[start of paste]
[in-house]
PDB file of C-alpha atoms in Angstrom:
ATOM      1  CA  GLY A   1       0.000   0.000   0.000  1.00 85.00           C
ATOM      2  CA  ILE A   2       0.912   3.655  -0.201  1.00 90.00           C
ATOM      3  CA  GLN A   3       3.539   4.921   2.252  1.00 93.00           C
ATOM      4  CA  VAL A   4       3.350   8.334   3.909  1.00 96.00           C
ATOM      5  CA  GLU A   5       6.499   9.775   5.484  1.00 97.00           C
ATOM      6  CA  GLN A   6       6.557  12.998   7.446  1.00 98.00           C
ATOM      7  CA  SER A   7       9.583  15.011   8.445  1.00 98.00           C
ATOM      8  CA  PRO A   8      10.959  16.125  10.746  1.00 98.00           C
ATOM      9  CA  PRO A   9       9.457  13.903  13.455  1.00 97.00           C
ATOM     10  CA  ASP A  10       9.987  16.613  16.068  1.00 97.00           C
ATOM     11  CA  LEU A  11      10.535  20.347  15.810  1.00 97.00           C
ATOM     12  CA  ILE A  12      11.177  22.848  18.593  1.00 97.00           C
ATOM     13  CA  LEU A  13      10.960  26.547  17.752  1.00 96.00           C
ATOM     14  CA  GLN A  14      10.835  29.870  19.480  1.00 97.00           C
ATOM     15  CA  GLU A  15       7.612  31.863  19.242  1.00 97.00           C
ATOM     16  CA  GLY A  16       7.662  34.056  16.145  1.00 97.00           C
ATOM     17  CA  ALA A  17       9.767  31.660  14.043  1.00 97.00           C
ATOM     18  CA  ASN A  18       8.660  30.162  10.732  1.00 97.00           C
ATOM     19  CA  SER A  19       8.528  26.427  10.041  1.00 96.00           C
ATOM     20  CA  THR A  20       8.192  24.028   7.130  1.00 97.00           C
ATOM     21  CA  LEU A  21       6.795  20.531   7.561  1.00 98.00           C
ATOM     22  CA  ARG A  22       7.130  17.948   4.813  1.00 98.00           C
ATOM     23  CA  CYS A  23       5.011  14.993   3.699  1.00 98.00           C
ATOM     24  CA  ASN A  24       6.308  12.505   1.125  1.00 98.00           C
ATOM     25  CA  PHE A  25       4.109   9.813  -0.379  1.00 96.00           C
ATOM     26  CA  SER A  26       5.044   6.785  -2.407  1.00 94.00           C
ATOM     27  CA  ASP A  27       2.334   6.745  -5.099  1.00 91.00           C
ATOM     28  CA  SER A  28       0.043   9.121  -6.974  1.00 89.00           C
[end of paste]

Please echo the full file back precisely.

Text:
[in-house]
PDB file of C-alpha atoms in Angstrom:
ATOM      1  CA  GLY A   1       0.000   0.000   0.000  1.00 85.00           C
ATOM      2  CA  ILE A   2       0.912   3.655  -0.201  1.00 90.00           C
ATOM      3  CA  GLN A   3       3.539   4.921   2.252  1.00 93.00           C
ATOM      4  CA  VAL A   4       3.350   8.334   3.909  1.00 96.00           C
ATOM      5  CA  GLU A   5       6.499   9.775   5.484  1.00 97.00           C
ATOM      6  CA  GLN A   6       6.557  12.998   7.446  1.00 98.00           C
ATOM      7  CA  SER A   7       9.583  15.011   8.445  1.00 98.00           C
ATOM      8  CA  PRO A   8      10.959  16.125  10.746  1.00 98.00           C
ATOM      9  CA  PRO A   9       9.457  13.903  13.455  1.00 97.00           C
ATOM     10  CA  ASP A  10       9.987  16.613  16.068  1.00 97.00           C
ATOM     11  CA  LEU A  11      10.535  20.347  15.810  1.00 97.00           C
ATOM     12  CA  ILE A  12      11.177  22.848  18.593  1.00 97.00           C
ATOM     13  CA  LEU A  13      10.960  26.547  17.752  1.00 96.00           C
ATOM     14  CA  GLN A  14      10.835  29.870  19.480  1.00 97.00           C
ATOM     15  CA  GLU A  15       7.612  31.863  19.242  1.00 97.00           C
ATOM     16  CA  GLY A  16       7.662  34.056  16.145  1.00 97.00           C
ATOM     17  CA  ALA A  17       9.767  31.660  14.043  1.00 97.00           C
ATOM     18  CA  ASN A  18       8.660  30.162  10.732  1.00 97.00           C
ATOM     19  CA  SER A  19       8.528  26.427  10.041  1.00 96.00           C
ATOM     20  CA  THR A  20       8.192  24.028   7.130  1.00 97.00           C
ATOM     21  CA  LEU A  21       6.795  20.531   7.561  1.00 98.00           C
ATOM     22  CA  ARG A  22       7.130  17.948   4.813  1.00 98.00           C
ATOM     23  CA  CYS A  23       5.011  14.993   3.699  1.00 98.00           C
ATOM     24  CA  ASN A  24       6.308  12.505   1.125  1.00 98.00           C
ATOM     25  CA  PHE A  25       4.109   9.813  -0.379  1.00 96.00           C
ATOM     26  CA  SER A  26       5.044   6.785  -2.407  1.00 94.00           C
ATOM     27  CA  ASP A  27       2.334   6.745  -5.099  1.00 91.00           C
ATOM     28  CA  SER A  28       0.043   9.121  -6.974  1.00 89.00           C